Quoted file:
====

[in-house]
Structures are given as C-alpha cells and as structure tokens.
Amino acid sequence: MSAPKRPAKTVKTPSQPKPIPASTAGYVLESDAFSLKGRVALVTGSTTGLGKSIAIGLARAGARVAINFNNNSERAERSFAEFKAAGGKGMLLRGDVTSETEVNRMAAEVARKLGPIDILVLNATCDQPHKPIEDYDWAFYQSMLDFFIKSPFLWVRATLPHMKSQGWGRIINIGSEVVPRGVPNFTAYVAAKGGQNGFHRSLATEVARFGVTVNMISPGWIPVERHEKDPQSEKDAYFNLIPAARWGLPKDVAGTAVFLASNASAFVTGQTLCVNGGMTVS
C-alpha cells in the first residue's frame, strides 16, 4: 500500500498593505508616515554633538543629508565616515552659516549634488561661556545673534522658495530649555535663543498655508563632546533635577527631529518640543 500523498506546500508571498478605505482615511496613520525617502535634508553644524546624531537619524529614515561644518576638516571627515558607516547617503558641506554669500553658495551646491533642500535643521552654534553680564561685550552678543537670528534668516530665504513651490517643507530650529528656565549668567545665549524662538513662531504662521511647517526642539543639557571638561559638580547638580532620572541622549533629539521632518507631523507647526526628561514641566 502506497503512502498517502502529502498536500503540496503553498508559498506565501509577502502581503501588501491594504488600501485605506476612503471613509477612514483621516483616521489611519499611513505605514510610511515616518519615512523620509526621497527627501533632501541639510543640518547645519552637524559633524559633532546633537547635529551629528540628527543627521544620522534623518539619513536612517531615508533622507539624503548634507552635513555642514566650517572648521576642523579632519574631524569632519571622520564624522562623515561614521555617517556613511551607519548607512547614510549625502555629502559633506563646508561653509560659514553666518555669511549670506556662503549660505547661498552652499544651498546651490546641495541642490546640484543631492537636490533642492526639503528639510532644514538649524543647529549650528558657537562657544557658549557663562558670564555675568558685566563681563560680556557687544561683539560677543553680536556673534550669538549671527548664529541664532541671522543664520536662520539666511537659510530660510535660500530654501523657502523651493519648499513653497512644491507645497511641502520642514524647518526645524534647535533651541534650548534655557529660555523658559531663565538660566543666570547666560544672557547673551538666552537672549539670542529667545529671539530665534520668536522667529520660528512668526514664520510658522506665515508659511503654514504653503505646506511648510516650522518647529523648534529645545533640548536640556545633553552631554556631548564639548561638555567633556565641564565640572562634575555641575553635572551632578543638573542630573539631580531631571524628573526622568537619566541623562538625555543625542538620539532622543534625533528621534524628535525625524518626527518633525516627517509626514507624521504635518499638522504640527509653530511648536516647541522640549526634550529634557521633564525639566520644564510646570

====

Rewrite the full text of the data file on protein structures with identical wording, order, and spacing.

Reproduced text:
[in-house]
Structures are given as C-alpha cells and as structure tokens.
Amino acid sequence: MSAPKRPAKTVKTPSQPKPIPASTAGYVLESDAFSLKGRVALVTGSTTGLGKSIAIGLARAGARVAINFNNNSERAERSFAEFKAAGGKGMLLRGDVTSETEVNRMAAEVARKLGPIDILVLNATCDQPHKPIEDYDWAFYQSMLDFFIKSPFLWVRATLPHMKSQGWGRIINIGSEVVPRGVPNFTAYVAAKGGQNGFHRSLATEVARFGVTVNMISPGWIPVERHEKDPQSEKDAYFNLIPAARWGLPKDVAGTAVFLASNASAFVTGQTLCVNGGMTVS
C-alpha cells in the first residue's frame, strides 16, 4: 500500500498593505508616515554633538543629508565616515552659516549634488561661556545673534522658495530649555535663543498655508563632546533635577527631529518640543 500523498506546500508571498478605505482615511496613520525617502535634508553644524546624531537619524529614515561644518576638516571627515558607516547617503558641506554669500553658495551646491533642500535643521552654534553680564561685550552678543537670528534668516530665504513651490517643507530650529528656565549668567545665549524662538513662531504662521511647517526642539543639557571638561559638580547638580532620572541622549533629539521632518507631523507647526526628561514641566 502506497503512502498517502502529502498536500503540496503553498508559498506565501509577502502581503501588501491594504488600501485605506476612503471613509477612514483621516483616521489611519499611513505605514510610511515616518519615512523620509526621497527627501533632501541639510543640518547645519552637524559633524559633532546633537547635529551629528540628527543627521544620522534623518539619513536612517531615508533622507539624503548634507552635513555642514566650517572648521576642523579632519574631524569632519571622520564624522562623515561614521555617517556613511551607519548607512547614510549625502555629502559633506563646508561653509560659514553666518555669511549670506556662503549660505547661498552652499544651498546651490546641495541642490546640484543631492537636490533642492526639503528639510532644514538649524543647529549650528558657537562657544557658549557663562558670564555675568558685566563681563560680556557687544561683539560677543553680536556673534550669538549671527548664529541664532541671522543664520536662520539666511537659510530660510535660500530654501523657502523651493519648499513653497512644491507645497511641502520642514524647518526645524534647535533651541534650548534655557529660555523658559531663565538660566543666570547666560544672557547673551538666552537672549539670542529667545529671539530665534520668536522667529520660528512668526514664520510658522506665515508659511503654514504653503505646506511648510516650522518647529523648534529645545533640548536640556545633553552631554556631548564639548561638555567633556565641564565640572562634575555641575553635572551632578543638573542630573539631580531631571524628573526622568537619566541623562538625555543625542538620539532622543534625533528621534524628535525625524518626527518633525516627517509626514507624521504635518499638522504640527509653530511648536516647541522640549526634550529634557521633564525639566520644564510646570